The financial markets were rocked by an unreal break-down at the long end of the yield curve Wednesday. The breakdown was even more surprising since it occurred after a fairly successful auction by the US Treasury. Though the economic future is uncertain, the yield curve is now at one of the steepest levels ever.
The equity markets started with a bullish bias, with all the indices trading above Tuesday’s highs. However, the sell-off in the long-bonds led to a nasty sell-off in the equity markets also. Though the sell-off was small given the environment we are in, the breadth and ferocity showed that the equity markets are no longer ignoring what is happening in the bond market. Incidentally, the U.S. Dollar strengthened against the Euro showing that an element of risk aversion is returning, as is the negative correlation between the U.S. Dollar and U.S. equities.
Mortgage market drives treasury collapse
The U.S. bond markets are not trading within their natural equilibrium due to the massive intervention by the Fed. The Fed has been buying mortgage-backed securities to keep mortgage rates low. This has reduced the spread between the Treasury bonds and mortgages to near historic lows. However, with a steady rise in 10year Treasury yields, the rates on mortgages can no longer escape the Treasury market.
On Wednesday, holders of mortgage bonds started selling them, realizing that their yields could not go any lower. Further, higher mortgage rates will reduce refinancing and pre-payments of mortgages. This increases the duration (a measure of how soon a bond pays back the cash owed) of mortgage portfolios, and forces portfolio mortgage managers to hedge their duration risk by selling long bonds.
The Fed juggling too many balls
The Fed kept the mortgage rates low by buying MBS, which resulted in the tightening of the spread between mortgages and Treasury bonds. They also had an eye on the stress-test results and wanted to keep the equity markets buoyant to allow the banks to raise capital. As a result, the Fed’s statement after their April meeting did not emphasize its plans to buy Treasury bonds. This gave the bond vigilantes the green signal to attack the long end of the Treasury yield curve. Their task was easy given the pending supply overhang of Treasury sales to finance President Obama’s income redistribution agenda. This created an imbalance between mortgage rates and Treasury yields, which caused the dam to burst Wednesday.
Not only are mortgage rates rising, but Treasury bond rates are also spiking. The Fed is clearly unable to juggle so many balls at the same time. What it seemed to forget is that too much cheer-leading will lead to an increase in risk appetite which is not going to be good for the bond market.
Bond yields and green shoots
As I have been alluding too, the rise in bond yields is going to be a significant drain on any economic recovery. Whether it is the first time home buyer, a home-owner wanting to refinance, a corporation trying to raise debt or the US Treasury financing its deficit, rising bond yields are bad for the economy at this point of time.
In an unbelievable irony, the steepness of the yield curve is near historic highs, just two months after the Fed’s internal documents revealed that the ideal short term interest rates should be -5%; i.e. negative. This is likely to put a significant downward pressure on the Fed’s efforts to reflate asset prices, a cornerstone of the plan to the nation’s balance sheet.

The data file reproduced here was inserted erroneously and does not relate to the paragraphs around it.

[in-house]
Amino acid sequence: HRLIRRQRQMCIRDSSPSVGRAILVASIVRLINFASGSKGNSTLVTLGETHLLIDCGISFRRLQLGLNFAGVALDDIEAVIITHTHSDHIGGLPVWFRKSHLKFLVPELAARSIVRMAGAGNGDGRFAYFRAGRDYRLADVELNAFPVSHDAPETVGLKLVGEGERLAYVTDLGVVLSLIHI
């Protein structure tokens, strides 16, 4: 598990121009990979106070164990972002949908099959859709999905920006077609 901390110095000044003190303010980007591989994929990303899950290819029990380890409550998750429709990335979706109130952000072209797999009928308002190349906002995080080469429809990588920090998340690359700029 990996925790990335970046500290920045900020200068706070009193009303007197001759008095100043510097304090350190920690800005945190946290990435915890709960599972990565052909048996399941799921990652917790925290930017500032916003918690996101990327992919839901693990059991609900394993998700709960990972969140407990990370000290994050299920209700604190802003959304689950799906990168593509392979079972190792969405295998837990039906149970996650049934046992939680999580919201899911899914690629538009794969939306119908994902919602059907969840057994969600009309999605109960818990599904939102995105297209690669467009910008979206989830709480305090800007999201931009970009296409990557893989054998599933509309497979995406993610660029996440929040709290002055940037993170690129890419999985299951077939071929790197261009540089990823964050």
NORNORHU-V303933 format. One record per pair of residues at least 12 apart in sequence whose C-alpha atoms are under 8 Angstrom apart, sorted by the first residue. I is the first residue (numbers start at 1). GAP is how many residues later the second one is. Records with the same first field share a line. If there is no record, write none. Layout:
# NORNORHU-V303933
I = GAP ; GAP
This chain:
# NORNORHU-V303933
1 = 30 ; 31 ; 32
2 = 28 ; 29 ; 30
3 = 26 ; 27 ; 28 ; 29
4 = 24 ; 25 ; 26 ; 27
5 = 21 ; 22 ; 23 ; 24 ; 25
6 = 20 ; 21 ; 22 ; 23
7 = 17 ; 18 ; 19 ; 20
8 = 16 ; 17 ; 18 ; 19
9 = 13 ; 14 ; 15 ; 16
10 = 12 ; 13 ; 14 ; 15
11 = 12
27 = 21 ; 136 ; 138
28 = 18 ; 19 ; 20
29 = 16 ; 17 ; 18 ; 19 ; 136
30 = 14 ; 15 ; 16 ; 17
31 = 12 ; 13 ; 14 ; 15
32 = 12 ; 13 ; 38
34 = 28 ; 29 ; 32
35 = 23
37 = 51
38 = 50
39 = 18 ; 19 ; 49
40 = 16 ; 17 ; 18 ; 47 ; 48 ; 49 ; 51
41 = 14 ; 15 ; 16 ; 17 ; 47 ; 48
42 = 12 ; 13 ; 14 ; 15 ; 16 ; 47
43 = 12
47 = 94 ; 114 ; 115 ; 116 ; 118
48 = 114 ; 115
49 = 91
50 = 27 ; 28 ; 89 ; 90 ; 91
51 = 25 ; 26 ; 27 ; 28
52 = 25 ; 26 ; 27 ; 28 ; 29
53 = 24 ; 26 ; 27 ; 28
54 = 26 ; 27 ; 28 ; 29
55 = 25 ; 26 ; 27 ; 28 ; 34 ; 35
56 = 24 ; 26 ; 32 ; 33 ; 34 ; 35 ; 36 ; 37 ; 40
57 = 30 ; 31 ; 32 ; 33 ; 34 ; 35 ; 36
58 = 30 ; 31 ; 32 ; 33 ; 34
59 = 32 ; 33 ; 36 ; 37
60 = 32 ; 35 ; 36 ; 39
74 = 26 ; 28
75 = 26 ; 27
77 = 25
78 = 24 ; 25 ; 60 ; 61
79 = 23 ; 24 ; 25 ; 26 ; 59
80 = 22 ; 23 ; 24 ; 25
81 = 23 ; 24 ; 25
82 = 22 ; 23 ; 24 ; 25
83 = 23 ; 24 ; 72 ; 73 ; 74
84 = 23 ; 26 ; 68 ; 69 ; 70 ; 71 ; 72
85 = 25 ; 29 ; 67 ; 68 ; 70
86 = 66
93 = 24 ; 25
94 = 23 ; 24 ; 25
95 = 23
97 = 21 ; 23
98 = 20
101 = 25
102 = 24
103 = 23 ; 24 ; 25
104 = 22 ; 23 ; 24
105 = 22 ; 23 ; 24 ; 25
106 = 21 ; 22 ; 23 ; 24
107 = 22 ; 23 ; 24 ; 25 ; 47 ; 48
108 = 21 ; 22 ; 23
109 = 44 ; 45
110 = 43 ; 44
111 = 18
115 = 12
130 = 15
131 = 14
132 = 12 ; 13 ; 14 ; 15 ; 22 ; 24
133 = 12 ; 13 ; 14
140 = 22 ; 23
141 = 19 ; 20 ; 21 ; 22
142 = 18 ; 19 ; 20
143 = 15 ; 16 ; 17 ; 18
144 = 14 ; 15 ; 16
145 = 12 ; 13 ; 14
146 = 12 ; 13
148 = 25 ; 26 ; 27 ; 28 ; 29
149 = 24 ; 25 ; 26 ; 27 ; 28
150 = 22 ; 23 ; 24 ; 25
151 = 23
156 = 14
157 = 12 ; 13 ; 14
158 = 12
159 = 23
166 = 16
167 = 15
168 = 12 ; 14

The powers that manage our financial markets, cannot allow Treasury yields to stay at this level and expect the economy to recover. I personally expect strong Fed actions to scare the bond vigilantes. The equity markets will be carefully watching the bond markets and if the carnage continues, the equity markets are going to be affected negatively.
With 30 year bond yields reaching a healthy 4.6%, I purchased some iShares Lehman 20+ Year Bond (NYSEARCA:TLT) Wednesday, and added to my ProShares UltraShort Lehman 20+ Year Treasury (NYSEARCA:TBT) put spread positions. As I review the trade after hours, I may have pulled the trigger a bit early since the bond market dislocation is likely going to take some time to settle down. Hence this is going to be a position with a tight stop, while I look to re-enter the trade.
I also opened a bearish put spread on the U.S. Oil Fund (NYSEARCA:USO) which tracks crude oil. Crude oil is trading well ahead of its fundamentals with a massive supply overhang. High bond yields are going to cast a shadow on economic recovery and crude oil is ripe for a pull-back as speculative sentiment changes. OPEC is unlikely to make any changes to its quotas which will not reduce the supply overhang.
Market outlook: Return to quality
The bulls have been ignoring the bad news in anticipation of the end of the recession in the second half of this year. Their optimism is not misplaced since very well respected economists, including the ECRI [Environmental Systems Research Institute] have come out in support of the claim. However the pace of recovery is likely to be anemic. Equities are priced based on earnings, and it is still not clear how a slow economic recovery will translate to earnings in an environment with high yields.
The bond market melt-down may mark a turning point in investor sentiment. Investors are likely to focus more on the fundamentals, instead of chasing the hottest sector. I expect a rotation out of speculative junk equities which have been bid up spectacularly since March, into more quality names. Companies with greater predictability in their financial performance are likely to be in vogue again, perhaps marking the end of the speculative excess of the last three months.